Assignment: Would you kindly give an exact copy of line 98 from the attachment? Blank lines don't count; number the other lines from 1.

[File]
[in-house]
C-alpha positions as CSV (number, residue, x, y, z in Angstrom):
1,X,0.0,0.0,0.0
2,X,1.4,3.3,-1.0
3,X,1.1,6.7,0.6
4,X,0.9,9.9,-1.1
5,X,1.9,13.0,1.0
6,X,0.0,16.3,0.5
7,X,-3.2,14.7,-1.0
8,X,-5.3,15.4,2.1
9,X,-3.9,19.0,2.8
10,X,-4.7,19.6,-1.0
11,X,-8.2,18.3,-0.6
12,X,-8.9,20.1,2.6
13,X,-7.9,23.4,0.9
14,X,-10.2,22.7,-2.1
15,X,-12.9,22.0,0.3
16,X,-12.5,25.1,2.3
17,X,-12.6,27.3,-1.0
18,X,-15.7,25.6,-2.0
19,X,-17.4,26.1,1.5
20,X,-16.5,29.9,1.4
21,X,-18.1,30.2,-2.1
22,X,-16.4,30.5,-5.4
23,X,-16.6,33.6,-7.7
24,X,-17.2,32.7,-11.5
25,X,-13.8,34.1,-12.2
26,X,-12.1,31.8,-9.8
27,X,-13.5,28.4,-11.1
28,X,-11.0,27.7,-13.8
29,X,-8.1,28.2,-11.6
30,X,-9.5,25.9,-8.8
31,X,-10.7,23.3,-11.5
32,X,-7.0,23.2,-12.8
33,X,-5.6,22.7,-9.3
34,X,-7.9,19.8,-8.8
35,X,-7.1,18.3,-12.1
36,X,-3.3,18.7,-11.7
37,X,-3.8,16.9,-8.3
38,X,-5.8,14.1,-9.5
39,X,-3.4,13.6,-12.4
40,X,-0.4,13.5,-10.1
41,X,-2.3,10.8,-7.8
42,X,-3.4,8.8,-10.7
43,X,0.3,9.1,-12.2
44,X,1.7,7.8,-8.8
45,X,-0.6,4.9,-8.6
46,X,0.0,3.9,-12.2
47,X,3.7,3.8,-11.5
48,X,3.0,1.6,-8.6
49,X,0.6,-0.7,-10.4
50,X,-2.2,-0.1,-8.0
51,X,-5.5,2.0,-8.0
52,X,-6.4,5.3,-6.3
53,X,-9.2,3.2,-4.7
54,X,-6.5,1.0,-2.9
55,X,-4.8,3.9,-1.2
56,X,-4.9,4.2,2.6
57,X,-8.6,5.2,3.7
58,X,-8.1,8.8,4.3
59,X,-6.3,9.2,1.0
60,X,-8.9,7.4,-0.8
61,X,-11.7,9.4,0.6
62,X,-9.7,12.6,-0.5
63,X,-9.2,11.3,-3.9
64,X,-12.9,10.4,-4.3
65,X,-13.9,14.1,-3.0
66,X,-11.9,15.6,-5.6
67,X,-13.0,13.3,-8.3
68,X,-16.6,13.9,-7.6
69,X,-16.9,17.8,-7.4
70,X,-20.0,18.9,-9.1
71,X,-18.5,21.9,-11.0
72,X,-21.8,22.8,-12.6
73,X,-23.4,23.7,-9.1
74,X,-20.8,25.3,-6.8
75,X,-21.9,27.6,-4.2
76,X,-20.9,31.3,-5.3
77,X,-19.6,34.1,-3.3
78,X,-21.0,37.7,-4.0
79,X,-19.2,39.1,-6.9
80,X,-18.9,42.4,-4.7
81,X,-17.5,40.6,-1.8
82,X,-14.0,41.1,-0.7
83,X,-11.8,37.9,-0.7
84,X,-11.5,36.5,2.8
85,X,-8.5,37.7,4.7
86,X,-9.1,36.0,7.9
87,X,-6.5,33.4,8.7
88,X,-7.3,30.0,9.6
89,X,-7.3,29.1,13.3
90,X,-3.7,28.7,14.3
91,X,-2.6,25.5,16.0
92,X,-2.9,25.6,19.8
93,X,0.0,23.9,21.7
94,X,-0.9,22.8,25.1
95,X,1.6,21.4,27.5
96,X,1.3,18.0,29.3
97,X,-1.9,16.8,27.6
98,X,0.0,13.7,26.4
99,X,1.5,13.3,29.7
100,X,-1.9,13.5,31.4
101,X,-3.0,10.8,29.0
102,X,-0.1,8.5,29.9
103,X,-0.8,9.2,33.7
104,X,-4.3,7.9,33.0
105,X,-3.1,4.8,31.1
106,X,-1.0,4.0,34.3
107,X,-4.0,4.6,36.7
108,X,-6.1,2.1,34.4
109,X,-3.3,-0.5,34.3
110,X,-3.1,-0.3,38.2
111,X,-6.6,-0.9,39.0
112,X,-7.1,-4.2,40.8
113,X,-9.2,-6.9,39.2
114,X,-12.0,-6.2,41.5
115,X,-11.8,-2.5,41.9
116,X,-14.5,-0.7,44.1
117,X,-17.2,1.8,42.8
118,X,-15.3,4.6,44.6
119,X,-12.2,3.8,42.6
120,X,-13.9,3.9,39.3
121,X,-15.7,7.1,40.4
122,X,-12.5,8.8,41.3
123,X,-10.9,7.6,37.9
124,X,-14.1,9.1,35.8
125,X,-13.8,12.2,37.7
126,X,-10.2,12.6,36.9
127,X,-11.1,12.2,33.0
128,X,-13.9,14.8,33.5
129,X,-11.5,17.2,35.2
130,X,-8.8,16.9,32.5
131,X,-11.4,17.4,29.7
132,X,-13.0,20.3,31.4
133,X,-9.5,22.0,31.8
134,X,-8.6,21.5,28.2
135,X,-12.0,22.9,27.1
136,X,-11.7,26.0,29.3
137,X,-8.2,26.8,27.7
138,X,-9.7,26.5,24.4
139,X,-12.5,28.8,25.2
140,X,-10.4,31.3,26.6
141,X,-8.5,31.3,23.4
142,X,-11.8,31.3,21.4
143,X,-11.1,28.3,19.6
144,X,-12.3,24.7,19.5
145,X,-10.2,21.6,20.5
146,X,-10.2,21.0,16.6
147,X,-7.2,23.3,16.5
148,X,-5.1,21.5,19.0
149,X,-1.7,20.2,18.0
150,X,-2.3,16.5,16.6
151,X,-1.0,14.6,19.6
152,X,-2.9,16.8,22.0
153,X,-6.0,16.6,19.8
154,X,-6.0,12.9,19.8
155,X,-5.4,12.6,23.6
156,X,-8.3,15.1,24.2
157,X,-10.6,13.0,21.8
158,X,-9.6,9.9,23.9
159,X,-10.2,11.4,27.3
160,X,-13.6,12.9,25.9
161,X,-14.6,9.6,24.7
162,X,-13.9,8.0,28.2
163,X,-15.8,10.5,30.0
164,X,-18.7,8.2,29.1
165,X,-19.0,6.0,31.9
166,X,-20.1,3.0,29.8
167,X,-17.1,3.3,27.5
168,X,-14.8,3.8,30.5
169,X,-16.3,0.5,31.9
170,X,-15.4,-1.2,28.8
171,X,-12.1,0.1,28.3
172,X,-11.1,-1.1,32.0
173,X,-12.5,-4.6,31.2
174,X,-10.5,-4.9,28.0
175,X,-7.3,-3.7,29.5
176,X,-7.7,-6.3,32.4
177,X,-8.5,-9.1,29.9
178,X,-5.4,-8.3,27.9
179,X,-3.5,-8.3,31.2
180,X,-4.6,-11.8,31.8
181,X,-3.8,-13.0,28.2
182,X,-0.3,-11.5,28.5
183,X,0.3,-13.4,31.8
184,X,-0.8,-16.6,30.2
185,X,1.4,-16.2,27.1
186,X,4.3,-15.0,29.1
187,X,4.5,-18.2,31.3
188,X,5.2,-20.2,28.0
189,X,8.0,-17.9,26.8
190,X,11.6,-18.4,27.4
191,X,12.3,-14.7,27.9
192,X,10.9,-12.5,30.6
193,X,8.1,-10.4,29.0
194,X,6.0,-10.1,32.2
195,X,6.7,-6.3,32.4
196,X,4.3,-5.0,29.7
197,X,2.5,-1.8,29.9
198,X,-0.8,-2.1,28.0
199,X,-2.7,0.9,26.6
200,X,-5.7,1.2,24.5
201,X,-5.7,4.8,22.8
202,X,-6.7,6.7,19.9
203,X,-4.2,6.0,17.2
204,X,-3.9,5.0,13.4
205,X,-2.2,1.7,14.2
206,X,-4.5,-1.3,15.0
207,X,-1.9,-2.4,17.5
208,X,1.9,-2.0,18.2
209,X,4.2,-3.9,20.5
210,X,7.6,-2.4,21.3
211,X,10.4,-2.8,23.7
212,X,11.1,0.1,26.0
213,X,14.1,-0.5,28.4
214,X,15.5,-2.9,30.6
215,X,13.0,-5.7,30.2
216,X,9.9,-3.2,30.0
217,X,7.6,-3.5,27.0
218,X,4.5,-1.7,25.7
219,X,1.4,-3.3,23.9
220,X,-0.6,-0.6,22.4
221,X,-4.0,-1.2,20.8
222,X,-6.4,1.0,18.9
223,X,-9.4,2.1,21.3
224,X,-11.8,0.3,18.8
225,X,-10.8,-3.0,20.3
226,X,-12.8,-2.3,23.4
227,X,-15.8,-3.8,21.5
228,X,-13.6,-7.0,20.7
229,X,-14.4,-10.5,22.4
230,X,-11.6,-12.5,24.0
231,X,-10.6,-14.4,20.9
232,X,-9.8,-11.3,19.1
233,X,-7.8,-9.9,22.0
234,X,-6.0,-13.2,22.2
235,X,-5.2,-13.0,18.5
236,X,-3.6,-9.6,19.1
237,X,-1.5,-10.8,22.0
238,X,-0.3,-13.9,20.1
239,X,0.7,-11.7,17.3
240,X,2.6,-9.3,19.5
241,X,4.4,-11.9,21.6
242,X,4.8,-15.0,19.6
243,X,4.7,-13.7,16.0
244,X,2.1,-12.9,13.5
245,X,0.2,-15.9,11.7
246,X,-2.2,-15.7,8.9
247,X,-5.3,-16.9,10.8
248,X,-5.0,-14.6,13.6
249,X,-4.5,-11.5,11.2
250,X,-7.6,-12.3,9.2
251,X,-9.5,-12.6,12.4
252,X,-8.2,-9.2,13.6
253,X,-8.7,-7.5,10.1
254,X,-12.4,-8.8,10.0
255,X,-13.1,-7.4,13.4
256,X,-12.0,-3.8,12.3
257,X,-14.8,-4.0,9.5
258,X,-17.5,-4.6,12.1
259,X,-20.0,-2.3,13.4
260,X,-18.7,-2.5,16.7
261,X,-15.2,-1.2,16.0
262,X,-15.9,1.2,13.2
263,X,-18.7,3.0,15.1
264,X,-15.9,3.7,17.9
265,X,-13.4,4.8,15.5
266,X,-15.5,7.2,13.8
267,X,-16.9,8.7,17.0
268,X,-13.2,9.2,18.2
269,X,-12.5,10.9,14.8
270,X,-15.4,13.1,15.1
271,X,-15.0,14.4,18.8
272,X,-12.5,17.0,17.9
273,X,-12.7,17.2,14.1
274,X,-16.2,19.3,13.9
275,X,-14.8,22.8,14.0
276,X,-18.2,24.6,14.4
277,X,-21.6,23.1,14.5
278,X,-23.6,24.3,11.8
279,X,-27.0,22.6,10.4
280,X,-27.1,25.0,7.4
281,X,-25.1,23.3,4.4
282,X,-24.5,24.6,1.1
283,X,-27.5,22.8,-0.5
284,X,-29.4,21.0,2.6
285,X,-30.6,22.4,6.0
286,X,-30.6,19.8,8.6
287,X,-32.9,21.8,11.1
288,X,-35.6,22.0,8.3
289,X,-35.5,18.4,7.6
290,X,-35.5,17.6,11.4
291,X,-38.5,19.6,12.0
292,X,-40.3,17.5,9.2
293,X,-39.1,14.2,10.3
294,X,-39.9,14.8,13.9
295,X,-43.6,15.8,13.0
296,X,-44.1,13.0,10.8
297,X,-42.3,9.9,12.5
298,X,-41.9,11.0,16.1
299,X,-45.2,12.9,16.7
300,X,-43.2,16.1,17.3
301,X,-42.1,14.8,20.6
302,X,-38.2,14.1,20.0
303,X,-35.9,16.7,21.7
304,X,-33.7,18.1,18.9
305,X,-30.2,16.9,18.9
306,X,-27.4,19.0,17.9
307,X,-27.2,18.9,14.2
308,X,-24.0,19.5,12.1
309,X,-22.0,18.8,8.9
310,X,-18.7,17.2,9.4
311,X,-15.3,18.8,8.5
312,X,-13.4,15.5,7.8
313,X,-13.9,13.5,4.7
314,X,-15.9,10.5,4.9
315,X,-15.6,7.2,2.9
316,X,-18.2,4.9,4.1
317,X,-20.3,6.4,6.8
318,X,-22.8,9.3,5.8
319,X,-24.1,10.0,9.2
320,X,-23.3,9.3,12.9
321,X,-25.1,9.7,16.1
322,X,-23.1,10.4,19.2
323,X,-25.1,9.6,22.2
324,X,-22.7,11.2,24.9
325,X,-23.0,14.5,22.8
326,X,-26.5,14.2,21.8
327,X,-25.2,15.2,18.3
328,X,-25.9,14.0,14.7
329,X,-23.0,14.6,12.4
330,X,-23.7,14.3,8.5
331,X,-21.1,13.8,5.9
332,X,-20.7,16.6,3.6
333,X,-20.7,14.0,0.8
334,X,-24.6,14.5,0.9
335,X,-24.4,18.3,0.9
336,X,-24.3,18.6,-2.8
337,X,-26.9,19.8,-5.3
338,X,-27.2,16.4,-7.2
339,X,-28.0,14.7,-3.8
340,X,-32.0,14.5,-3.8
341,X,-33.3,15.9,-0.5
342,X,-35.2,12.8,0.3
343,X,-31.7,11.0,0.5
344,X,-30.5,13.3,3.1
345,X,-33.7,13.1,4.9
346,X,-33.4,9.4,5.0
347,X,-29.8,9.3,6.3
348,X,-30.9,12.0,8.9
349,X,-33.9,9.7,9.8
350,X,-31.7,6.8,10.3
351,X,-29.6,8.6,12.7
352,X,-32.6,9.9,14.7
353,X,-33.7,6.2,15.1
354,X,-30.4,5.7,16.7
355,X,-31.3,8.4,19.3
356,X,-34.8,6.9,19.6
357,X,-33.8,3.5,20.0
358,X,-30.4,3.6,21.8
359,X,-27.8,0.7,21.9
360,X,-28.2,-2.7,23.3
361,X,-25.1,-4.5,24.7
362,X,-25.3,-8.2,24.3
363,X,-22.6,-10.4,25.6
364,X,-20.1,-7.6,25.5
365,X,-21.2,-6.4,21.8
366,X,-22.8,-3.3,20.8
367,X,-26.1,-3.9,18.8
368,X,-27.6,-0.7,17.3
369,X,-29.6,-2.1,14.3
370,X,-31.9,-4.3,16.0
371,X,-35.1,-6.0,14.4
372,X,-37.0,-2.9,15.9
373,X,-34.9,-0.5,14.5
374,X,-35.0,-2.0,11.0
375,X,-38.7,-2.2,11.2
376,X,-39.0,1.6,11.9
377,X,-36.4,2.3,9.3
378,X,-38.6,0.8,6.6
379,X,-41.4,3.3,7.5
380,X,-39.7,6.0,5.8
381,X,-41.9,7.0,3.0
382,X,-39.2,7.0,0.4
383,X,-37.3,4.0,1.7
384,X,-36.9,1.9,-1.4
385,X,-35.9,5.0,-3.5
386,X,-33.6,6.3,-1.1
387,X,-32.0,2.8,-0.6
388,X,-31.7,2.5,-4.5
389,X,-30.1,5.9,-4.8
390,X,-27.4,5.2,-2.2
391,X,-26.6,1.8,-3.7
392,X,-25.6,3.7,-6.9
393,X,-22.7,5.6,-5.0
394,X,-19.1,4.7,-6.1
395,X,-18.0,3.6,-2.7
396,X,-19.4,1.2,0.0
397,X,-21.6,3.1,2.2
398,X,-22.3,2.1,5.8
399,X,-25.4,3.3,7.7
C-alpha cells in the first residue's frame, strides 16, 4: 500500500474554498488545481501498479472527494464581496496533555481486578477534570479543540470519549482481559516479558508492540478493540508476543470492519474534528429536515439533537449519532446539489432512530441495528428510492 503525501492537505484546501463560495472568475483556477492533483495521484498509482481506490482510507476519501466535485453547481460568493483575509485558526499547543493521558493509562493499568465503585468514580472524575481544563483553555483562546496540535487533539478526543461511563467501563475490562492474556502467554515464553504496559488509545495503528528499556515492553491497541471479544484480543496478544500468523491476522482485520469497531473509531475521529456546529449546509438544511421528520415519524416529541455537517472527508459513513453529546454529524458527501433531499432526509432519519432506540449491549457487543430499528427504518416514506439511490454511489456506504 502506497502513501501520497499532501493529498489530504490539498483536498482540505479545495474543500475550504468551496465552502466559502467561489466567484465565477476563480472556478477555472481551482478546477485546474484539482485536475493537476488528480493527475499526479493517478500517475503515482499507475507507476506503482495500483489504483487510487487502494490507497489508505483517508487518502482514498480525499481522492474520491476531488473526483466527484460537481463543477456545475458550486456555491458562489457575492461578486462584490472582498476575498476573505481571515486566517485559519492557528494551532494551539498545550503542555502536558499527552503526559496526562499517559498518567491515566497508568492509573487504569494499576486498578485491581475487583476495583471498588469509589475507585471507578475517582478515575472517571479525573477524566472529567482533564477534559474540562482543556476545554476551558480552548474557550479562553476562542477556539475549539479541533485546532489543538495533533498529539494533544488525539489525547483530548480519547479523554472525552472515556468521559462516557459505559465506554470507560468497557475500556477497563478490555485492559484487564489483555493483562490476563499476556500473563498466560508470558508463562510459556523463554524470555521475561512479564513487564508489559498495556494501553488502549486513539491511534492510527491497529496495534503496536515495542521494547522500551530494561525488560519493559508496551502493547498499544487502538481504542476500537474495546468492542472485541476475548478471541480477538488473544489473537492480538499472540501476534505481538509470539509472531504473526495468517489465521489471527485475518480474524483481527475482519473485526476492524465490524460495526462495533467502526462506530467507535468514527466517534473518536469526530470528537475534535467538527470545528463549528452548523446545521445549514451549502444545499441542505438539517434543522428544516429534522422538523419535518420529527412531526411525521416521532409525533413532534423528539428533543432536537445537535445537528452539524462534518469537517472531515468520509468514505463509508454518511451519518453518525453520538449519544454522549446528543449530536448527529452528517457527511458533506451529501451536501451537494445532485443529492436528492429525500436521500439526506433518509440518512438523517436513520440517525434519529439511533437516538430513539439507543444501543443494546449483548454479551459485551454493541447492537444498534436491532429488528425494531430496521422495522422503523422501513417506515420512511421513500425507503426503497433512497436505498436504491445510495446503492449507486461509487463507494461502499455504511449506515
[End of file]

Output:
96,X,1.3,18.0,29.3